You didn't say whether you looked inside the Pace tweezer plug, but if
you're going to relocate the heater wires you'll probably end up doing
I was gonna modify the socket. I have other places to plug the iron.
I'm quite confident that you will find only 3 wires going to the
handpiece, as mentioned before.
Well...hate to shatter your confidence.
The info is here: www.paceworldwide.com/sites/default/files/TT-65.pdf
it includes a schematic showing the sensor.
Here's the troubleshooting chart for the PACE TT-65 handpiece:
Was a PDF chart that got copied as text, but you can see the
SYMPTOM CHECKOUT PROCEDURE CAUSE SOLUTION
Check resistance - Pin 2 to
Pin 5. Resistance should
be 10 ohms.
If not - -Open Heater
______________Here's the relevant part
Check resistance - Pin 3 to
Pin 6. Resistance should
be 110 ohms.
reads less than 105 ohms - -Shorted Sensor
____________End of relevant part.
If you stick the hot tip of any of the irons I was speaking of earlier
onto a cold surface, the LED will change from briefly coming on
(idling), to come on steady.. and yet, there are NO sensor leads going
to the handpiece (only because there is NO SENSOR).
The same LED action is seen when the adjustable temp control is turned
up/increased from a previously lower operating temp.. when the higher
temp is reached, the LED returns to briefly coming on (idling again).
I believe that you have experience that leads you to a conclusion
that is incorrect for the systems I have.
Your conclusion seems to be contrary to all my experience. I fail
to understand how power input can change with heat load
without sensing something.
I know of three ways in use to have temperature control with two
active wires (plus safety/static ground).
I have used irons using all three methods.
1)put ALL the electronic controls in the handpiece.
2)the weller magnastat that uses a thermally activated switch in the
3)the Metcal system that pumps RF down the cable and uses a property
of material in the head to absorb the RF and heat only when below
the transition temperature of the tip.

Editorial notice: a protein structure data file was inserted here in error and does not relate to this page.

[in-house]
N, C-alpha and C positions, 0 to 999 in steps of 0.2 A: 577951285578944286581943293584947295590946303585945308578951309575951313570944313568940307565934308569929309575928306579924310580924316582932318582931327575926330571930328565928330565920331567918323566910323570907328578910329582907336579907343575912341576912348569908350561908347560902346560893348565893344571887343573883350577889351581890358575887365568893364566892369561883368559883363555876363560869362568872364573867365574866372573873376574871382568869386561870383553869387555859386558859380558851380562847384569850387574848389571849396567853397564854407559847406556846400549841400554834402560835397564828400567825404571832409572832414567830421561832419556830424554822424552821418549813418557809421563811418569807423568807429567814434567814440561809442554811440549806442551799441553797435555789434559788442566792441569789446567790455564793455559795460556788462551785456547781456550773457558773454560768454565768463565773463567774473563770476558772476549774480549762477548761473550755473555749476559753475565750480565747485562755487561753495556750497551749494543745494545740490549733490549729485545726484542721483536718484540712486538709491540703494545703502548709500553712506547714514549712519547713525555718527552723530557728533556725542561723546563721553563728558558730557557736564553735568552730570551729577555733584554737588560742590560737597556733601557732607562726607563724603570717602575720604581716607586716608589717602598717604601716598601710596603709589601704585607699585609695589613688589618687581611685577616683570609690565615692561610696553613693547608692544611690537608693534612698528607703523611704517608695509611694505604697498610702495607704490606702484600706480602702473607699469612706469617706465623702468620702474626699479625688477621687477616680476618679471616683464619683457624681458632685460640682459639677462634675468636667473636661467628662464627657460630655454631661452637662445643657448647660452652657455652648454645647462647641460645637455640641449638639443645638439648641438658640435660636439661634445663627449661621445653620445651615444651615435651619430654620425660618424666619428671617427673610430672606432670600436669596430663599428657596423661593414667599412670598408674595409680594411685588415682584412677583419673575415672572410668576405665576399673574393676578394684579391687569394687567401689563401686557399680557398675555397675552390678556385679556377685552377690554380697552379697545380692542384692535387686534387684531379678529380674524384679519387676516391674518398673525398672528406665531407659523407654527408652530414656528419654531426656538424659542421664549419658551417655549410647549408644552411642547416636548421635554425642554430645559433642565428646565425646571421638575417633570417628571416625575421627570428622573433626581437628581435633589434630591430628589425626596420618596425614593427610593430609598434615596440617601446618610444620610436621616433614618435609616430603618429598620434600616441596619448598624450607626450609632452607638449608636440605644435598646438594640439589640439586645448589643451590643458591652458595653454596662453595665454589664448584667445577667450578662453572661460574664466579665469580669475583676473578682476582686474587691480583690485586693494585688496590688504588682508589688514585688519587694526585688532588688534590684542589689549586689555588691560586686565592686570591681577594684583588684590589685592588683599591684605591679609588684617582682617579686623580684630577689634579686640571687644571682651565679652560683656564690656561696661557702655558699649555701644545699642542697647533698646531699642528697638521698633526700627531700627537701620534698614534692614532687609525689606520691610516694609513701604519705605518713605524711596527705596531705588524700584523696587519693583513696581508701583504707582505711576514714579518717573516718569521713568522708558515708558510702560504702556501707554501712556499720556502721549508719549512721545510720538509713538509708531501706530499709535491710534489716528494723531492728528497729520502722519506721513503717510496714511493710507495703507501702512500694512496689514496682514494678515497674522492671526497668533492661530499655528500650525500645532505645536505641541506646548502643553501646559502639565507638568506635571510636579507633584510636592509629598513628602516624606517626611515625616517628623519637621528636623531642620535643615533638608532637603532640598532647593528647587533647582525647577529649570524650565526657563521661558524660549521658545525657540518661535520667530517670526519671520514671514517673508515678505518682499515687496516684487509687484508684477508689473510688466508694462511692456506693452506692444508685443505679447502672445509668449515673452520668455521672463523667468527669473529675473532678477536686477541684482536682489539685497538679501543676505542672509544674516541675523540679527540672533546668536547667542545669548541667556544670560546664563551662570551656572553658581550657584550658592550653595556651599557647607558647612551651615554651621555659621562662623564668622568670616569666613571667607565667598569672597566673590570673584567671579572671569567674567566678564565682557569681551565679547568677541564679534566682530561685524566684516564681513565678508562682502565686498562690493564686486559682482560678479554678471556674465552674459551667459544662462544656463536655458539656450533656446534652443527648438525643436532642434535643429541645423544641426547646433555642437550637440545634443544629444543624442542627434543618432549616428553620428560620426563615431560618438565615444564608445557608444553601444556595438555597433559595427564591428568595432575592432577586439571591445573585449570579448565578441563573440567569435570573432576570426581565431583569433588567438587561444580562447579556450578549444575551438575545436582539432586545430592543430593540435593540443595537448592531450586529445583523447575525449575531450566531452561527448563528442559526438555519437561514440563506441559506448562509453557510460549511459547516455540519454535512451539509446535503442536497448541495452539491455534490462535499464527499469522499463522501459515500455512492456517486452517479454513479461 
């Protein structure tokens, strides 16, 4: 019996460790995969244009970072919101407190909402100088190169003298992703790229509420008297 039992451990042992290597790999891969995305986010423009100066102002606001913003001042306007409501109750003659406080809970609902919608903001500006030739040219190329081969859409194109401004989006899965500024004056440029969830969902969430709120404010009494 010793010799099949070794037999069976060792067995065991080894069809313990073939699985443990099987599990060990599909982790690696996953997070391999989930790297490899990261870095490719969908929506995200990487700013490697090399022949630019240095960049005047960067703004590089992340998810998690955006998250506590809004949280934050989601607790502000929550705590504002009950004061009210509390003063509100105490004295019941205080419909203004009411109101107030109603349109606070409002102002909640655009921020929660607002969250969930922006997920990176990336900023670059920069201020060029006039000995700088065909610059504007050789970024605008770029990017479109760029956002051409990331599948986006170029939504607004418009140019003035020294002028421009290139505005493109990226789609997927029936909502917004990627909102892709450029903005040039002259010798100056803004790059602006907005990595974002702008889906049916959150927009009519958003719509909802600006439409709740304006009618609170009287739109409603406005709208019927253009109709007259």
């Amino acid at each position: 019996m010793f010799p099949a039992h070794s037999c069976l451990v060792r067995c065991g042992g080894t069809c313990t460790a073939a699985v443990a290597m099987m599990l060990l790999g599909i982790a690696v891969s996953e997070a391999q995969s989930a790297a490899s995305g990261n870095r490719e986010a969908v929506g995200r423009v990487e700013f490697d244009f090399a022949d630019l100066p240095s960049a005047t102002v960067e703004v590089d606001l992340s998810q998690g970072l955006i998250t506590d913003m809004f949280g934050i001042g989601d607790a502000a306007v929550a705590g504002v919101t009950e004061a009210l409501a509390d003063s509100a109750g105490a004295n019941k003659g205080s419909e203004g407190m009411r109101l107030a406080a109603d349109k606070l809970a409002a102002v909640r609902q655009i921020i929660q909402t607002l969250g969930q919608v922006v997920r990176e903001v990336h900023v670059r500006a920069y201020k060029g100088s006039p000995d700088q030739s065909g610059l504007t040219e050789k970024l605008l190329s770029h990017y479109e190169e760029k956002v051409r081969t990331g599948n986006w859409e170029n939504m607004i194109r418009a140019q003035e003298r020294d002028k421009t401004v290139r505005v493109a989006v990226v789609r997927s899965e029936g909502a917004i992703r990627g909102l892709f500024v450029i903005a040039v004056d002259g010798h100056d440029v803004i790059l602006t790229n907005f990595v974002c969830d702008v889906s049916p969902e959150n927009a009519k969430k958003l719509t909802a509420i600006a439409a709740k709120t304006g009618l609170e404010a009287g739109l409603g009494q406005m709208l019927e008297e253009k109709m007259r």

This article describes various systems.
I obviously don't need to say this, but.. hey, don't take my word for
I won't, because I haven't heard a rational explanation.
Can you describe the mechanism that allows
the power input to change based on heat flow without sensing
Finding a calibration pot in the plug doesn't demonstrate that a sensor
does not exist.
Buy a used Ungar soldering iron handpiece with the same 6-pin
connector on eBag and open the connector.
It doesn't even need to be a working iron.. doesn't even need a heater,
so it should be possible to find one cheap.
I'm sure I have several extra handpieces, but don't know where to look
You don't need an extra one. Just unplug one and take a meter to it.
The sensor in my Weller EC1301 sensor measures 27 ohms cold and about
43 ohms at 700F.
The only adjustable power supply that I own with the UNGAR name
is the aforementioned 9900AS. It has WAY MORE circuitry than
would be required for open-loop power control (light dimmer style).
The number and type of integrated circuits is consistent with
the schematics for the PACE temperature control systems.
Not having a handpiece or schematic, I can't prove it. I can only
that the power out is dependent on the value of a resistor plugged
into the socket...assumed to be the sensor. It appears that the
type of sensor varies much more with temperature (in the 5K to 10K
region) than the sensor
used by the PACE or Weller EC series.
Are we having fun yet?